Tesla Model 3 to be Favorite Battery Electric Car on UK Roads | Automotive industry
The Tesla Model 3 has become the most popular battery-powered electric car on UK roads after a spurt in sales as the race for supremacy intensifies in the new era of the auto industry.
The number of Model 3s on UK roads overtook Nissan’s Leaf models in the first four months of 2021, according to calculations by independent Matthias Schmidt Electric car analyst. There are now 39,900 Model 3s in the UK, compared to 38,900 Leafs, many of which are built at Nissan’s Sunderland plant.
The Model 3 population lagged slightly behind the Mitsubishi Outlander, the most popular plug-in hybrid, in April, but the Tesla is set to become the most popular car that can be plugged into a plug-in in a matter of months.
Electric car sales are increasing in rich countries as traditional automakers face tougher carbon emissions regulations and the prospect of bans. New cars that rely solely on gasoline and diesel engines will be banned in the UK from 2030, and hybrids that combine engine and battery will be phased out after 2035.
Sales of battery-powered electric cars continued to grow, albeit from a low level. As of May 2021, 232,000 electric cars had been sold in the UK, a ten-fold increase in five years, according to think tank New Automotive. According to figures released on Friday by the UK auto lobby group Society of Motor Manufacturers and Traders (SMMT), battery-powered electric cars accounted for 8.4% of total sales in May.
Traditional automakers have offered a number of new electric models, though Schmidt said the Tesla Model 3 would likely be the UK’s most popular model for a “relatively long period” due to its narrow range of products. However, the Model Y crossover SUV could quickly become the most popular British version of Tesla after 2022.
Globally, the US automaker was the largest seller of electric cars in 2020, but two European automakers – Germany’s Volkswagen and Stellantis, a product of the merger of Peugeot and Fiat Chrysler – sold more electric cars in Western Europe than Tesla in 2020 in the first three months of the year, according to that Schmidt’s research.
“The Volkswagen Group is bringing a number of new products onto the market, but the quantities are spread across a relatively large number of models, from the ID.3, ID.4, ID.5 to the Audi Q4,” said Schmidt.
Ben Nelmes, policy director at New AutoMotive, said the Model 3 was “a revolutionary car” because of its impact on other automakers and forced them to accelerate the rollout of their own electric models.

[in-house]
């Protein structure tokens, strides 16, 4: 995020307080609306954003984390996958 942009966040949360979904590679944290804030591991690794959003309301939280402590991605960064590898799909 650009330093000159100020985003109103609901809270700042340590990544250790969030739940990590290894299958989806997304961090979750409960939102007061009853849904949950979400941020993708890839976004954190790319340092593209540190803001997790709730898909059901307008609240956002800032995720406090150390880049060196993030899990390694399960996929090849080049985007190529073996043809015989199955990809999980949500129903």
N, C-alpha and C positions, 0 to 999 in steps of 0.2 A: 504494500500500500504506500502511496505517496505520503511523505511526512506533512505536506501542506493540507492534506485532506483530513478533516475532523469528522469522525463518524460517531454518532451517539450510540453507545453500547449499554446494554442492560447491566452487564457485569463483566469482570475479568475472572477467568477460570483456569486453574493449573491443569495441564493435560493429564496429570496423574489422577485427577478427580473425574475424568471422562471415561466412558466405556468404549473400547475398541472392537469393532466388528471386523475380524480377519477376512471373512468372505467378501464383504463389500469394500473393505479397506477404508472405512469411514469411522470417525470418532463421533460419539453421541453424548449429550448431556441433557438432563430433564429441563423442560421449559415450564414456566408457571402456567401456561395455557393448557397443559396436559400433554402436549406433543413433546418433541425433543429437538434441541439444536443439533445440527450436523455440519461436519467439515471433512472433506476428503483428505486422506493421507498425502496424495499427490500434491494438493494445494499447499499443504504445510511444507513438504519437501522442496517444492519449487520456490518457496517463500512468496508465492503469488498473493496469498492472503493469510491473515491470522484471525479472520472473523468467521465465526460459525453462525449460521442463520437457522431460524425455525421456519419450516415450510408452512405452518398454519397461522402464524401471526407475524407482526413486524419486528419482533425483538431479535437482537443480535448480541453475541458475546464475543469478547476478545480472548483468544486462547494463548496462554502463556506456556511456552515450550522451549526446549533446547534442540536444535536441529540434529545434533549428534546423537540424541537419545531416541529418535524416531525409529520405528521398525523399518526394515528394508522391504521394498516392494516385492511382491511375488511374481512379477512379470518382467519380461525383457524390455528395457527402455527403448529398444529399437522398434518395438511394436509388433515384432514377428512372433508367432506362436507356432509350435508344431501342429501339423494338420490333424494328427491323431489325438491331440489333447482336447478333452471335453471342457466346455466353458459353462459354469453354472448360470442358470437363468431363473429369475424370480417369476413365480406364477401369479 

“The speed at which the Tesla Model 3 rose from zero to market leader has shown other automakers the power of electric vehicles,” said Nelmes. “They tear their strategies apart. The manufacturers are bringing more electric models onto the market and driving the growth of the market. “
More than 100 plug-in car models, including battery electric and hybrids, are available to UK buyers, and the SMMT determined that 35 more are due to hit the market this year.
As the cost of making electric cars comes down, other automakers are hoping to develop truly mass-produced cars that are cheaper than the Model 3, which at a minimum of £ 40,990 is still out of reach for many. Volkswagen is rapidly ramping up production of its small family car ID.3, while BMW hopes that the Oxford-built electric mini will build on the success of its petrol version.
Despite the flood of new electric models, the challenge is to electrify the British fleet of 35 million cars – and actually reduce CO2 -Emissions make sense – remains enormous. The number of Teslas on UK roads is only a tiny fraction of the number of internal combustion engine models. In 2020, there were nearly 1.6 million Ford Fiestas in service in the UK and 1.2 million Ford Focuses, according to SMMT.
An electric car model must generate up to 500,000 sales in the UK to make it into the top 10. The market for used electric cars is growing rapidly as the first generation of models is being passed on, but it will be years before electrics reach people who cannot or cannot afford a new car.
Automobile manufacturers are also facing a major challenge in ramping up the production of electric cars. Nissan announced on Friday that the release of its electric SUV Ariya had to be postponed due to the global shortage of computer chips. Cars already use up to 100 chips to control functions from air conditioning to entertainment touchscreens, while electric cars rely even more on chips to control their batteries. Tesla CEO Elon Musk said on Twitter this week that prices are “rising due to industry-wide price pressures in the supply chain.”
The industry is also concerned that fleet electrification efforts in the UK and elsewhere will stall even without further public investment in charging points across the country.
Mike Hawes, the managing director of SMMT, said the demand for electric cars helped the new vehicle market recover from the recent lockdown, but he and others in the industry have repeated that charging access is an issue.
“Electric cars must be an option for everyone. Through consistent, long-term tax incentives, the government can help and create the right conditions to enable much-needed investments in charging infrastructure, particularly public street charging in residential areas, “said Hawes. “We have to make charging as easy as refueling.”